Ted Cruz suspends his campaign after losing Indiana, all but assuring the front-runner of the Republican nomination.
“Republican nominee Donald Trump.”
That phrase, once the stuff of fantasy, is now all but set in stone. The entertainer scored a huge victory on Tuesday in Indiana, as Senator Ted Cruz of Texas announced that he was ending his bid for president after being routed in the Hoosier State.
Trump will be the first major-party nominee without prior experience in elected office since General Dwight Eisenhower in 1952. With most of the vote in, Trump was on course to win around a large majority of the state’s 57 delegates. Those numbers, the subject of obsessive calculation and analysis over the last month, have now become somewhat academic. With Cruz out of the race, Trump is effectively assured of winning a majority of the delegates ahead of the July Republican National Convention in Cleveland.
Rampant drug use in Austin, Indiana—coupled with unemployment and poor living conditions—brought on a public-health crisis that some are calling a “syndemic.”
Jessica and Darren McIntosh were too busy to see me when I arrived at their house one Sunday morning. When I returned later, I learned what they’d been busy with: arguing with a family member, also an addict, about a single pill of prescription painkiller she’d lost, and injecting meth to get by in its absence. Jessica, 30, and Darren, 24, were children when they started using drugs. Darren smoked his first joint when he was 12 and quickly moved on to snorting pills. “By the time I was 13, I was a full-blown pill addict, and I have been ever since,” he said. By age 14, he’d quit school. When I asked where his caregivers were when he started using drugs, he laughed. “They’re the ones that was giving them to me,” he alleged. “They’re pill addicts, too.”
But they can’t make you cough up your passcode.
When Apple announced in 2013 that its next iPhone would include a fingerprint reader, it touted the feature as a leap forward in security. Many people don’t set up a passcode on their phones, Apple SVP Phil Schiller said at the keynote event where the Touch ID sensor was unveiled, but making security easier and faster might convince more users to protect their phones. (Of course, Apple wasn’t the first to stuff a fingerprint reader into a flagship smartphone, but the iPhone’s Touch ID took the feature mainstream.)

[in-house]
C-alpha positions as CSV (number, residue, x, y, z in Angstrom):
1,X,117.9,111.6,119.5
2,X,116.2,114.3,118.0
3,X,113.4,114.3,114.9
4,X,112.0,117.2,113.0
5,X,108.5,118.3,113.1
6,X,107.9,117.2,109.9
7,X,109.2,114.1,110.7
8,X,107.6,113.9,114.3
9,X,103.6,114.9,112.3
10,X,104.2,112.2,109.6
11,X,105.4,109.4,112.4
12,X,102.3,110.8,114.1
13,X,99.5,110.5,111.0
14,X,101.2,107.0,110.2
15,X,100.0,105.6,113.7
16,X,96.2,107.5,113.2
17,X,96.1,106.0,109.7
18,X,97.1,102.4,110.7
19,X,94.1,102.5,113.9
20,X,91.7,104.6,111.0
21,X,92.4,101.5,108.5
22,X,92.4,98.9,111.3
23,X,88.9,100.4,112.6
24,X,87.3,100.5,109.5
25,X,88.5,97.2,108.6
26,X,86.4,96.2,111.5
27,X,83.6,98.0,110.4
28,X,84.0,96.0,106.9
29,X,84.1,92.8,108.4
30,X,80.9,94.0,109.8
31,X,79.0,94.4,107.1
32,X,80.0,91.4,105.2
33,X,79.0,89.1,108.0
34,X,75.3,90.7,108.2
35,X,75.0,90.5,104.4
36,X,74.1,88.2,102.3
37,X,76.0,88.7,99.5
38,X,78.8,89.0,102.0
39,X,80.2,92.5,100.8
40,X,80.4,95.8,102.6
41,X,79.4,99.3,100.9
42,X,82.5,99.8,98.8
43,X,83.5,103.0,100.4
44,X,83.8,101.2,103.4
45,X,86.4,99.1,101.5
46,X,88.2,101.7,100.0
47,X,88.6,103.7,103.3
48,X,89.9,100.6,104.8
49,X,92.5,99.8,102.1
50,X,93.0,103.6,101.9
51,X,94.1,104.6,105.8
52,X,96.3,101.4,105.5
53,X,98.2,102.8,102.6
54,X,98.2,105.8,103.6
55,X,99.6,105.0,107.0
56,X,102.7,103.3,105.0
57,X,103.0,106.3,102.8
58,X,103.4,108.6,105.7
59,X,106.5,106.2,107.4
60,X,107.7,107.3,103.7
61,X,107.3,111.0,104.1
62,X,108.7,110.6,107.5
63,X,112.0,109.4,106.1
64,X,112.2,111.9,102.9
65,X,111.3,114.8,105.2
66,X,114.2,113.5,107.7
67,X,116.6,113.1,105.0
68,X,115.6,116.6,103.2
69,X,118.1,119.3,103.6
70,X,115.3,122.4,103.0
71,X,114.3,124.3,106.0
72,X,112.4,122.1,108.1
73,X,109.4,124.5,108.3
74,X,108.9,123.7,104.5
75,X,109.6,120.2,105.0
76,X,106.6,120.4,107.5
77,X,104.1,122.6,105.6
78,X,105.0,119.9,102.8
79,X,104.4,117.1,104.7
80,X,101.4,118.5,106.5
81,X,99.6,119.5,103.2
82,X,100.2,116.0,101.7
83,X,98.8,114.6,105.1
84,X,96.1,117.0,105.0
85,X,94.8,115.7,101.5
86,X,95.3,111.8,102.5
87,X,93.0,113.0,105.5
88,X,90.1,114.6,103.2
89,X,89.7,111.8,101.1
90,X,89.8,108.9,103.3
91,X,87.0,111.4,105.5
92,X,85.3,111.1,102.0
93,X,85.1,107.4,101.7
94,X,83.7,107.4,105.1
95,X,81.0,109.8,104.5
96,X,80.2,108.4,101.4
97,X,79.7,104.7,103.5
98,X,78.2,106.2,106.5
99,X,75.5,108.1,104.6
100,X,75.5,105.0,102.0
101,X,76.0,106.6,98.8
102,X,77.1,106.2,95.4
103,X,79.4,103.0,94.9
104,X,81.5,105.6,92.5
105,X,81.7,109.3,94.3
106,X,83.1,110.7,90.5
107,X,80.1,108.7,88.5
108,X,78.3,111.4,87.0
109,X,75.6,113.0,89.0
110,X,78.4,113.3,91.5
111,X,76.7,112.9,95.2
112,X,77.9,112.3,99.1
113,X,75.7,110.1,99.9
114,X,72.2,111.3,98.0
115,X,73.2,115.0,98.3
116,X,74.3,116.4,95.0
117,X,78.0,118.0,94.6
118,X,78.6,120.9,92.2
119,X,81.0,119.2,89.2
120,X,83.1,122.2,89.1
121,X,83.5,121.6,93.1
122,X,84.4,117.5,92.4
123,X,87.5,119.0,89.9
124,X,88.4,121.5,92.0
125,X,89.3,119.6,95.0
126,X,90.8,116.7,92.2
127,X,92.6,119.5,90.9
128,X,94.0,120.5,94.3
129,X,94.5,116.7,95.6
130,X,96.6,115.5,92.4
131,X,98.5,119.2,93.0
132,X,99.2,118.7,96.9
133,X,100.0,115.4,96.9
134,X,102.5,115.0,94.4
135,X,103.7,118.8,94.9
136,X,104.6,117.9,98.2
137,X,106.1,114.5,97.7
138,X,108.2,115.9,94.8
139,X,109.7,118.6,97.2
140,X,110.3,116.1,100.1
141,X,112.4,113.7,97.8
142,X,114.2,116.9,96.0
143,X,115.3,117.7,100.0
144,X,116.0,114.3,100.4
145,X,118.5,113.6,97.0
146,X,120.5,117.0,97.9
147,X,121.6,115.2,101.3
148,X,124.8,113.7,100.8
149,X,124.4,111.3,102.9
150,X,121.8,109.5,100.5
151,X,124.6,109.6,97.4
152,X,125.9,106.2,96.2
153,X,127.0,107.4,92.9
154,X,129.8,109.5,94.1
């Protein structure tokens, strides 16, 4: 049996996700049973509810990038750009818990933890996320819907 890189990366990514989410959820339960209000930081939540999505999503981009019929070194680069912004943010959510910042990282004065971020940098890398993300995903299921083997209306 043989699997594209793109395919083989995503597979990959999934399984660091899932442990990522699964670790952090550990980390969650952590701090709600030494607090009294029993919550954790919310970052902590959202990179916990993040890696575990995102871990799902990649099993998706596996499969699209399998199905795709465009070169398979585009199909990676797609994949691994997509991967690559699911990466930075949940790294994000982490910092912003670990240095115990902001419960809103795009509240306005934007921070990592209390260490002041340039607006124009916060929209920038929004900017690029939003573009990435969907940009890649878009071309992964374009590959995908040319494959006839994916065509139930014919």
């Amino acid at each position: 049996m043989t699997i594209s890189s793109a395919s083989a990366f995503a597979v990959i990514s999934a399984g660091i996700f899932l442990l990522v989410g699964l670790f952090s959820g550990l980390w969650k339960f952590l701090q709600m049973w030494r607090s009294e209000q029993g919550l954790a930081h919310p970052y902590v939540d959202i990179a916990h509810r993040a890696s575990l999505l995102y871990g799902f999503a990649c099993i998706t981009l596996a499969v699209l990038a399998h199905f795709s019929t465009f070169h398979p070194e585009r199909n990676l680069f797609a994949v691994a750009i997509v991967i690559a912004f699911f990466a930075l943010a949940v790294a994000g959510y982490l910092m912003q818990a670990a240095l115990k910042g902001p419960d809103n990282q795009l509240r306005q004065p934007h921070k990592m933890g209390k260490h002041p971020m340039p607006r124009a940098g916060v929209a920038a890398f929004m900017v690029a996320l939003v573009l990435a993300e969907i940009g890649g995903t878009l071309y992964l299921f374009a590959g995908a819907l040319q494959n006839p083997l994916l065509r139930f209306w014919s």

The system itself proved quite secure—scanned fingerprints are stored, encrypted, and processed locally rather than being sent to Apple for verification—but the widespread use of fingerprint data to unlock iPhones worried some experts. One of the biggest questions that hung over the transition was legal rather than technical: How might a fingerprint-secured iPhone be treated in a court of law?
A claymation video with a grim plot line accompanies a blessedly straightforward if nerve-wracking tune.
Radiohead’s music often works like a puzzle, and it’s not clear whether many people ever solved the one posed by their 2011 album, The King of Limbs, whose funereal swirl only fleetingly provided the beauty and pop payoff that defined the band’s previous work.
Today’s new Radiohead song, “Burn the Witch,” blessedly does not hide its power. Sonically novel yet viscerally moving, gorgeous yet terrifying, it is the sound of Radiohead returning to do what it exists to do. The video is a claymation retelling of The Wicker Man, in which a police officer arrives at a town that is—spoiler alert!—secretly preparing to burn him in a ritual sacrifice. Thom Yorke’s lyrics speak of the kind of mass action and complacency that allows such a crime and, the logic probably goes, many other cruelties committed by societies.
Nearly half of Americans would have trouble finding $400 to pay for an emergency. I’m one of them.
Since 2013, the Federal Reserve Board has conducted a survey to “monitor the financial and economic status of American consumers.” Most of the data in the latest survey, frankly, are less than earth-shattering: 49 percent of part-time workers would prefer to work more hours at their current wage; 29 percent of Americans expect to earn a higher income in the coming year; 43 percent of homeowners who have owned their home for at least a year believe its value has increased. But the answer to one question was astonishing. The Fed asked respondents how they would pay for a $400 emergency. The answer: 47 percent of respondents said that either they would cover the expense by borrowing or selling something, or they would not be able to come up with the $400 at all. Four hundred dollars! Who knew?
The Republican front-runner’s repetition of a blatantly ridiculous story about Ted Cruz’s father shows his symbiotic relationship with the press.